States were required, as a condition of receiving STOP funding, to certify that victims not bear the costs of prosecuting offenders in sexual assault or domestic violence cases, and all states have submitted this certification. An Urban Institute survey of states on fee waiver practices found that basic coverage of fees for evidence collection is provided by almost all states, but that coverage of "optional" diagnostic or forensic examinations, medical treatment, and ambulance services is provided by only a portion of the states. Problem areas include requirements to report a sexual assault, payment mechanisms and the financial or other burdens they may impose, and the timeliness and accessibility of payment or reimbursement. Only four states indicated that domestic violence victims are ever required to pay criminal justice processing fees.

The Institute for Law and Justice (ILJ) is evaluating STOP grants to law enforcement and prosecution agencies for training, special units, and development of new policies and procedures. ILJ's national survey of agencies that set police training standards found that 42 states set a minimum level of domestic violence training for police recruits. The amount of training required ranged from 2 to 30 hours with a median of 8 to 9 hours of required training. Related police training requirements include those for rape (38 states, median of 4 hours) and stalking (12 states, median of 1-2 hours). A parallel ILJ survey of state prosecutor agencies and organizations found that 46 of 47 states that responded provide training in domestic violence. Two legislative reviews prepared by ILJ, "Domestic Violence Legislation Affecting Police and Prosecutor Responsibilities in the United States" and "Review of State Sexual Assault Laws, 1997," summarize the status of state legislation and reform.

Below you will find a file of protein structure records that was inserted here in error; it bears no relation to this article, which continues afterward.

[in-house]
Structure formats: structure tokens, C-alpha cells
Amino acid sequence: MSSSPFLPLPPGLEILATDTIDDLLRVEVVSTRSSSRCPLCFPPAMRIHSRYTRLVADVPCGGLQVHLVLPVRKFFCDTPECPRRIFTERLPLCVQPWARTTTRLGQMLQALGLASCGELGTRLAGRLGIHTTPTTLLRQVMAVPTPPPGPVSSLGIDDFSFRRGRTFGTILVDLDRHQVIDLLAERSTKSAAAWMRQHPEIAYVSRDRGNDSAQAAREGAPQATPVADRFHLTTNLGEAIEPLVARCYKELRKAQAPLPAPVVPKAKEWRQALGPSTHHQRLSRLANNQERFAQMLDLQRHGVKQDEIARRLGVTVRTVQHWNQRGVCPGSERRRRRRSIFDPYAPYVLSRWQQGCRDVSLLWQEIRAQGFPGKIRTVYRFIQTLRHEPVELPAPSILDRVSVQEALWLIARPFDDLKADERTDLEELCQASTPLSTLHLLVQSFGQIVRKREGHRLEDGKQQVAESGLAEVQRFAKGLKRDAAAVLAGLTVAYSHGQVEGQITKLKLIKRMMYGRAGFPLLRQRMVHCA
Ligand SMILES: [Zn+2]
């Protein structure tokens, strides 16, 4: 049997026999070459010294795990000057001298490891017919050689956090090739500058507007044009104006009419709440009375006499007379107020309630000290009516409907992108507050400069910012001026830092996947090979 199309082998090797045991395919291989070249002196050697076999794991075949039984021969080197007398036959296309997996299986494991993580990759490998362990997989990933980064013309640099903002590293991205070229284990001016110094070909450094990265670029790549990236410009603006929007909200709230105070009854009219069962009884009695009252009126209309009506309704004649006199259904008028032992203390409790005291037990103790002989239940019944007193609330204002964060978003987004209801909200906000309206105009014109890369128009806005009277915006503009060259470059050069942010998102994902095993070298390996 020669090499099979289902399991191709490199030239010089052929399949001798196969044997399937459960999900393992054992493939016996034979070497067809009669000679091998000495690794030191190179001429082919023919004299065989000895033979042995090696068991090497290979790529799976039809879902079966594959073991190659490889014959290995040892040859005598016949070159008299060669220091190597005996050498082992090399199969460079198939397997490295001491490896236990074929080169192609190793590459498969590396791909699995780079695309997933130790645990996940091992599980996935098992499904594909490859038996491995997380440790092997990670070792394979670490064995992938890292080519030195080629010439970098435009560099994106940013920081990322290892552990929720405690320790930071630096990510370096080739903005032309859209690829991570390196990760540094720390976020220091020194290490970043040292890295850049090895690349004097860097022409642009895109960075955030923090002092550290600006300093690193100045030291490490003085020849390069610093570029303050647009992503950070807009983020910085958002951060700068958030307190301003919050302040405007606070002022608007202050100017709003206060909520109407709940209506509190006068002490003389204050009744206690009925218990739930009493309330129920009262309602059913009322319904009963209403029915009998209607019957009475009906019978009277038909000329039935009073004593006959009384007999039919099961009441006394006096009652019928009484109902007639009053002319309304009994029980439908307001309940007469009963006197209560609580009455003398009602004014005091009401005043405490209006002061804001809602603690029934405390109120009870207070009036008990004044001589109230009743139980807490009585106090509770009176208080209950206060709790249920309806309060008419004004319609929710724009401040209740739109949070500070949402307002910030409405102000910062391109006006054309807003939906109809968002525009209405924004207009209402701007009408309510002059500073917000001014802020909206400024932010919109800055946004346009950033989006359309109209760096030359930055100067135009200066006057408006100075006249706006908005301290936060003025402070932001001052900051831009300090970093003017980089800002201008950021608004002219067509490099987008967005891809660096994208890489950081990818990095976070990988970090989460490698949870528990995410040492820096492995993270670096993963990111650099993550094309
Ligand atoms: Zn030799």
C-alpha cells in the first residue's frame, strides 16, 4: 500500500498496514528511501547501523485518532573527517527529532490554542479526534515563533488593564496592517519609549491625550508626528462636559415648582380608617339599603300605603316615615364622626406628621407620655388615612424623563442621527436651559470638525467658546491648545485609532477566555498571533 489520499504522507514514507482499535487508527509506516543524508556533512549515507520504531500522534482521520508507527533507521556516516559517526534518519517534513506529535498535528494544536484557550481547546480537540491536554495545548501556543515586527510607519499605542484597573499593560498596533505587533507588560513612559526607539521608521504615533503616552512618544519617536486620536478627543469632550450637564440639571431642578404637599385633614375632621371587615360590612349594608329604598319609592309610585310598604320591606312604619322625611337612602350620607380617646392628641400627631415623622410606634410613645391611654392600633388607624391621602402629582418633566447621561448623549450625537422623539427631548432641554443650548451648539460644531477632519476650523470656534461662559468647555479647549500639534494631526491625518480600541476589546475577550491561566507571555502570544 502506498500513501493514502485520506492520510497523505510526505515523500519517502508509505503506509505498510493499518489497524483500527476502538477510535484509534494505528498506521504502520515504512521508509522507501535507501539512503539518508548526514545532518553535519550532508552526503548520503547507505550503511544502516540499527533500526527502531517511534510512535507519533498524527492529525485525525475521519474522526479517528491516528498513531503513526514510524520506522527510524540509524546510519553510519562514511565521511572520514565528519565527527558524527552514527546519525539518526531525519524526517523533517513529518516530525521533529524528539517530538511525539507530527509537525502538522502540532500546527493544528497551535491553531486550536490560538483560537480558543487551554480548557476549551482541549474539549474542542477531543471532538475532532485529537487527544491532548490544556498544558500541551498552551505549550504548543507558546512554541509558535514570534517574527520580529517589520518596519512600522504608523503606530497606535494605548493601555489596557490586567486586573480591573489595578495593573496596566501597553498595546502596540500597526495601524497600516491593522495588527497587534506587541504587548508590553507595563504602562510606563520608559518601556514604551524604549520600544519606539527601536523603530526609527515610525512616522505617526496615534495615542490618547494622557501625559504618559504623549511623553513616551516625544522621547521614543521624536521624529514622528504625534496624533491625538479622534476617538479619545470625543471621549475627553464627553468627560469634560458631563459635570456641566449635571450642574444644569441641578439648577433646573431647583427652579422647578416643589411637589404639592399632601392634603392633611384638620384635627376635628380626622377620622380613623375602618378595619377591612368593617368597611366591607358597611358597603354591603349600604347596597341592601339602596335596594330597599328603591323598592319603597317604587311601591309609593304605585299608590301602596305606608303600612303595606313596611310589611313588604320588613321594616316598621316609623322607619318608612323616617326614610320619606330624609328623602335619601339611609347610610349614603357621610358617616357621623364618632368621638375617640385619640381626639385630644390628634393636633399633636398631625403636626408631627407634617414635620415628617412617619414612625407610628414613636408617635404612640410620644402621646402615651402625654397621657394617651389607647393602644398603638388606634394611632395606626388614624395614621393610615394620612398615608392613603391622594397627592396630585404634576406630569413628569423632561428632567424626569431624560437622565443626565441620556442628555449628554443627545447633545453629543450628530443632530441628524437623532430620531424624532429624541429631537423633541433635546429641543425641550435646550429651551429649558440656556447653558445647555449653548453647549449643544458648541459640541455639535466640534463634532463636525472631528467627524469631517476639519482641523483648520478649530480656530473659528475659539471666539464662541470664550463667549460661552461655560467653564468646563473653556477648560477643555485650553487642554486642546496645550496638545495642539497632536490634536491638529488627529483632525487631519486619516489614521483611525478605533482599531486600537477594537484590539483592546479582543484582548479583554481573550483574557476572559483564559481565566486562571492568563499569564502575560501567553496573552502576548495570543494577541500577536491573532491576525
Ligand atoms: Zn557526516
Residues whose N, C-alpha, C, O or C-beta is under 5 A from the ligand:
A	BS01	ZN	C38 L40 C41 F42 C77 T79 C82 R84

The National Center for State Courts collected information about current data collection and communication system activities from a survey of all state court administrators to determine the states' capacities to comply with the full faith and credit provisions of the Violence Against Women Act, a follow-up telephone survey of states operating or planning a protection order registry, and a database of information available in state criminal history records developed by the Justice Research and Statistical Association. They found that 24 states have a protection order registry in some stage of operation and 17 states are developing one (these figures now are likely higher). Most of the 41 registries are or will be statewide.